The lack of access to safe abortion services in rural areas and deterioration of relationships with NGOs are among the causes that women often opt for traditional methods of carrying out abortions.
This was revealed during a Social Contexts and Advocacy session presented at the Abortion and Reproductive Justice Conference (ARJC), which is currently underway at Rhodes University in Makhanda, Eastern Cape.
In her presentation, Country Director of Ipas South Africa, Judith Merckel, said that women often opt for traditional methods of carrying out abortions due to lack of access to abortion services in rural areas, deterioration of relationships with NGOs, and a lack of political leadership.
“Health service providers actively trying to dissuade women from an abortion by the ascription of personhood to the foetus, the presentation of foetal imagery and the graphic descriptions of foetal development or outlining the risks associated with abortion,” Merckel said contributes to other methods of abortions.
The ARJC is hosted by the Department of Social Development in partnership with the Critical Studies in Sexualities and Reproduction Research Programme, Rhodes University, the Sexual and Reproductive Justice Coalition and the International Campaign for Women’s Right to Safe Abortion.
The conference, scheduled from 08 – 12 July 2018, is attended by 285 delegates from 26 countries across the globe, who are participating in dialogues surrounding abortion, reproductive justice and the right to reproductive health for women and children.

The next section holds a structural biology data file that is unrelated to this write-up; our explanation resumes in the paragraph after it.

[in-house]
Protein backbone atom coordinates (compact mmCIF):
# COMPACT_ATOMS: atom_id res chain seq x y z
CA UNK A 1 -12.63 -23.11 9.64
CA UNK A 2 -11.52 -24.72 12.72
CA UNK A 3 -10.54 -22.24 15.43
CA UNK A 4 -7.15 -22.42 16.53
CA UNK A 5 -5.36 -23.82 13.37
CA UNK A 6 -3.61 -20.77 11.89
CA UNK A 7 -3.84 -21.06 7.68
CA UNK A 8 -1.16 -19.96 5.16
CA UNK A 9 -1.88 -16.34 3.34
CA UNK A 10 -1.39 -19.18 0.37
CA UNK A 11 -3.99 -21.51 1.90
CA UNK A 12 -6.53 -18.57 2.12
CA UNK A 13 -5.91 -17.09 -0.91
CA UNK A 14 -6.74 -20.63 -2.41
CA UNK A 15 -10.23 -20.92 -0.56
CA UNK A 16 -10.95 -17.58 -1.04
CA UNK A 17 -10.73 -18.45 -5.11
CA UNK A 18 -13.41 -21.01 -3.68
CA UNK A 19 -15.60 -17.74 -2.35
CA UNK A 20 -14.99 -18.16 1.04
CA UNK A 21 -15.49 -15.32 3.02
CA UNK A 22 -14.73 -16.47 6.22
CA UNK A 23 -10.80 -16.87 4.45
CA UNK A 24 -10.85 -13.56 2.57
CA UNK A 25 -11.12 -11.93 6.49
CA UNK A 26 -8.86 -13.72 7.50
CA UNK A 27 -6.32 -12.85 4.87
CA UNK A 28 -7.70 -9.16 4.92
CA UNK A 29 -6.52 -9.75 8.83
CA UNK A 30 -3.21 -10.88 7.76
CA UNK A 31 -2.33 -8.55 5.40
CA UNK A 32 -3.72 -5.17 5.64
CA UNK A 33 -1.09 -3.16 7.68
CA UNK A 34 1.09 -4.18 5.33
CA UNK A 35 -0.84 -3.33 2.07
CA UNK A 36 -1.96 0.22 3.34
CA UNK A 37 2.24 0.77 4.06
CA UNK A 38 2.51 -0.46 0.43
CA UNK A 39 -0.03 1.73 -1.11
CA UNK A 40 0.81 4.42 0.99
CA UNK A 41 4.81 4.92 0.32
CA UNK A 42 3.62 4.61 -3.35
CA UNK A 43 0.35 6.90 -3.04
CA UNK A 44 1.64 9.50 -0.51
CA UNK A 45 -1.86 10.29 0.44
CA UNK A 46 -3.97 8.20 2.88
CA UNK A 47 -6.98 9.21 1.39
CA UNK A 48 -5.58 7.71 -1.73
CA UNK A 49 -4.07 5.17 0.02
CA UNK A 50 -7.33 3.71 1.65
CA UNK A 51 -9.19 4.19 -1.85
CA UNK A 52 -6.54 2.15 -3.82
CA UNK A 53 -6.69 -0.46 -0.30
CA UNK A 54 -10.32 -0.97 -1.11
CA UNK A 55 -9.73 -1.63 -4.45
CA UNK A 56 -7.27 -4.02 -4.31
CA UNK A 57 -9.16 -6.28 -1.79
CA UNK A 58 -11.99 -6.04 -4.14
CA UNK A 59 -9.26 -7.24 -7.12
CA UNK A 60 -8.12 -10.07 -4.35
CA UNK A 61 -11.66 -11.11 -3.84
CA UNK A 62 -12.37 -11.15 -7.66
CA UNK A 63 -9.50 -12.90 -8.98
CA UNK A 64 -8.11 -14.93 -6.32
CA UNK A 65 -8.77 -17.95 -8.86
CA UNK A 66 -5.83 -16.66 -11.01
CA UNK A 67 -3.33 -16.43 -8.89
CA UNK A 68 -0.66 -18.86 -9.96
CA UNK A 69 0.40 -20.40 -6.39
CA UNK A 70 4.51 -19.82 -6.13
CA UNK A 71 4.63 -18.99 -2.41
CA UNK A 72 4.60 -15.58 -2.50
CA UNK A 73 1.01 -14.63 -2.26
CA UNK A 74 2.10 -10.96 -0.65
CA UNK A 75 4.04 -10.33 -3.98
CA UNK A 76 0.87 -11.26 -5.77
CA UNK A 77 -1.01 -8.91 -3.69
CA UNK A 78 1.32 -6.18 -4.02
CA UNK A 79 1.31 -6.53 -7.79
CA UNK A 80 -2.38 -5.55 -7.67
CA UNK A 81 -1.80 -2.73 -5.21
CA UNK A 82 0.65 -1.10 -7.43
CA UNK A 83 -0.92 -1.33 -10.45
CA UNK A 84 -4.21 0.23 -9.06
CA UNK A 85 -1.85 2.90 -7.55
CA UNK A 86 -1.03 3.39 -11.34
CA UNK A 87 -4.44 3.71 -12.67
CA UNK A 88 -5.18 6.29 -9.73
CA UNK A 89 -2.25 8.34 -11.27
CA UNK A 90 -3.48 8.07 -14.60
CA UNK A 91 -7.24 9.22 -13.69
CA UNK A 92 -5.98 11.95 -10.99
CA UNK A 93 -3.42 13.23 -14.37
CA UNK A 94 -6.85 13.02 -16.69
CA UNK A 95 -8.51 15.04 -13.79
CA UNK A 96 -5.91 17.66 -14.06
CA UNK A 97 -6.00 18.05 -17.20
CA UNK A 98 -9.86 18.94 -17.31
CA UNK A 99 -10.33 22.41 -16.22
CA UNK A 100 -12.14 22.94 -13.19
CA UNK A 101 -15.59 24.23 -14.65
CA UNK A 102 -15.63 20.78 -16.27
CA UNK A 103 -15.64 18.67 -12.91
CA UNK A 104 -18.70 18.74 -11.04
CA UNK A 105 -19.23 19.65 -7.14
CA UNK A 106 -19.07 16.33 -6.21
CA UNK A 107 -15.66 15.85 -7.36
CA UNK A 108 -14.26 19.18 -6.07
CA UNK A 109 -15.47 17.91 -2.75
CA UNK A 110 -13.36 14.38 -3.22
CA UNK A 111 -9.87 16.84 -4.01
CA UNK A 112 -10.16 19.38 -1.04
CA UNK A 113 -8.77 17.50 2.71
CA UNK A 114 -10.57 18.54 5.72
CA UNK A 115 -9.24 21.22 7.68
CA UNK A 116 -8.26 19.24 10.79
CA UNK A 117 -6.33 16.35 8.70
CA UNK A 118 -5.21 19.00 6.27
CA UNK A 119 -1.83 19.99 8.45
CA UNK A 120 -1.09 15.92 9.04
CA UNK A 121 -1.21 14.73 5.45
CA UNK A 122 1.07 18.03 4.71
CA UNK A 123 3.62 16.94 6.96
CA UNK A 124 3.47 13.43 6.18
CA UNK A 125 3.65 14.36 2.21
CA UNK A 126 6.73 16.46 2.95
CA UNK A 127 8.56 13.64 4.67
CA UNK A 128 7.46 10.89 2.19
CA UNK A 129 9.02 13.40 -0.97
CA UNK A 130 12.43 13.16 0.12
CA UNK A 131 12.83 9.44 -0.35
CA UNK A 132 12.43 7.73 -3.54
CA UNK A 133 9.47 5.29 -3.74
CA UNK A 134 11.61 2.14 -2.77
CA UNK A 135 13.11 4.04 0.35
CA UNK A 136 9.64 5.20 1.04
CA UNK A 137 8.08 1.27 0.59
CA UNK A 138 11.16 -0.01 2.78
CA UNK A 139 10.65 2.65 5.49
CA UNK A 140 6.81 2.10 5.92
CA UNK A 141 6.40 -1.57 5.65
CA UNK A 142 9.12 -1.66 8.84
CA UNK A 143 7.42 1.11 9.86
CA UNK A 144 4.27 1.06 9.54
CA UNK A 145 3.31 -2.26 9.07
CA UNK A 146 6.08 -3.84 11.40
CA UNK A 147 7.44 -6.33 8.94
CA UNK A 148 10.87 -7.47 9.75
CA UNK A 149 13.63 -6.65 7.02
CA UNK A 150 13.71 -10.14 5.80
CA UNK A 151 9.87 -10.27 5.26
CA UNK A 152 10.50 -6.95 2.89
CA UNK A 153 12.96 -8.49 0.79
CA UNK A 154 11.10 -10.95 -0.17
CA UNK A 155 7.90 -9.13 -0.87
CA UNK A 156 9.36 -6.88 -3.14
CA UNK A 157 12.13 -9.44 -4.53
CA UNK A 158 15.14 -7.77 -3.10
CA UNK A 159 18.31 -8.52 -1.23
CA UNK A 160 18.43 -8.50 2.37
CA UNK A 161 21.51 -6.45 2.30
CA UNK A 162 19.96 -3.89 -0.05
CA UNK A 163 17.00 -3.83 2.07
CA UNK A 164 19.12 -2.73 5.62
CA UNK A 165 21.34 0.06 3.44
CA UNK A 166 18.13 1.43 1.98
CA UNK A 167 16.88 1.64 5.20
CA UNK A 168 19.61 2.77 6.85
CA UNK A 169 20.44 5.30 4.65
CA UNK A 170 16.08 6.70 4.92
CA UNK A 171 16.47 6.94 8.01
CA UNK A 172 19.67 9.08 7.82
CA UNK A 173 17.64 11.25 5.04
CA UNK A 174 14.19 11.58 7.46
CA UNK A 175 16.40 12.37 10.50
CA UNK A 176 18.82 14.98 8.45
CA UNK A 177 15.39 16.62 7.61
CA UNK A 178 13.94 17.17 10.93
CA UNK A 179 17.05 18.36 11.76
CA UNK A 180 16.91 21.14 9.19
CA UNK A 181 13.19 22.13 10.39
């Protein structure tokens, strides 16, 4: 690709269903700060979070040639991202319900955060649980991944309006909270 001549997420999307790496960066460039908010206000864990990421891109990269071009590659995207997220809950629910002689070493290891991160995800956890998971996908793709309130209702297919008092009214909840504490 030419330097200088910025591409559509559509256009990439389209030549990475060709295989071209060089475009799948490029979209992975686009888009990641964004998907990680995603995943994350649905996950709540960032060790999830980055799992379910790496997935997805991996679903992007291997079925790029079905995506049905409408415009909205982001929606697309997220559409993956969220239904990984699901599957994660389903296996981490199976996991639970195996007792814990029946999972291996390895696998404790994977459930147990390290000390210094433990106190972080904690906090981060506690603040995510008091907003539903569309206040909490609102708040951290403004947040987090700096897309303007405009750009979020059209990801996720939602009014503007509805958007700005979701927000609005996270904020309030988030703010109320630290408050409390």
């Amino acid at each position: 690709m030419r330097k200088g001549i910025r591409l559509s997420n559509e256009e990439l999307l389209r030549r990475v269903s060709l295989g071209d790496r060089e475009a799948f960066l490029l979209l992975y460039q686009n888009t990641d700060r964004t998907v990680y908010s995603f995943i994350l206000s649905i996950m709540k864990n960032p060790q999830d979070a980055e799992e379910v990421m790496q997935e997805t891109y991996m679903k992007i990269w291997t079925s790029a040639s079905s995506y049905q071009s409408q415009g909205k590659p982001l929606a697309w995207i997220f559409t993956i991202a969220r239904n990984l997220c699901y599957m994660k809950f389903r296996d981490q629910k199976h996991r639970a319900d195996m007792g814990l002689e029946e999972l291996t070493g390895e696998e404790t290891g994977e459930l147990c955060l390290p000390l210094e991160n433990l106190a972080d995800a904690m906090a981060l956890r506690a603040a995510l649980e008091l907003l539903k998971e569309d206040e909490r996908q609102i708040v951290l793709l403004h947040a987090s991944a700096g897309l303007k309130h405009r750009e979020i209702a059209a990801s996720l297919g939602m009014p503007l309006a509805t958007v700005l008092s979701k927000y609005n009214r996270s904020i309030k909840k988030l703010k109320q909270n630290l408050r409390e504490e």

The conference builds on the two previous conferences held in Canada in August 2014 and in Northern Ireland in July 2016.
The South African Government has consistently promoted a broadly inclusive understanding of sexual and reproductive health and rights as a basic requirement for the achievement of the objectives of the International Conference on Population and Development Programme of Action, the empowerment of women, and the achievement of gender equity and equality.
It is imperative to improve the social and economic status of women, particularly young women, in order to decrease their vulnerability and increase the ability of households, particularly vulnerable ones, to deal with the impact of HIV and Aids.
It is equally important to continue the promotion of responsible, healthy reproductive lifestyles and behaviour among high risk groups and the youth.
These challenges can only be addressed adequately when reproductive justice is achieved for all in South Africa, particularly for women.
Reproductive justice can however only be realised when SRHR (Sexual and reproductive health and rights) is an integral part of initiatives geared towards achieving gender equality, equity and the full empowerment of women. – SAnews.gov.za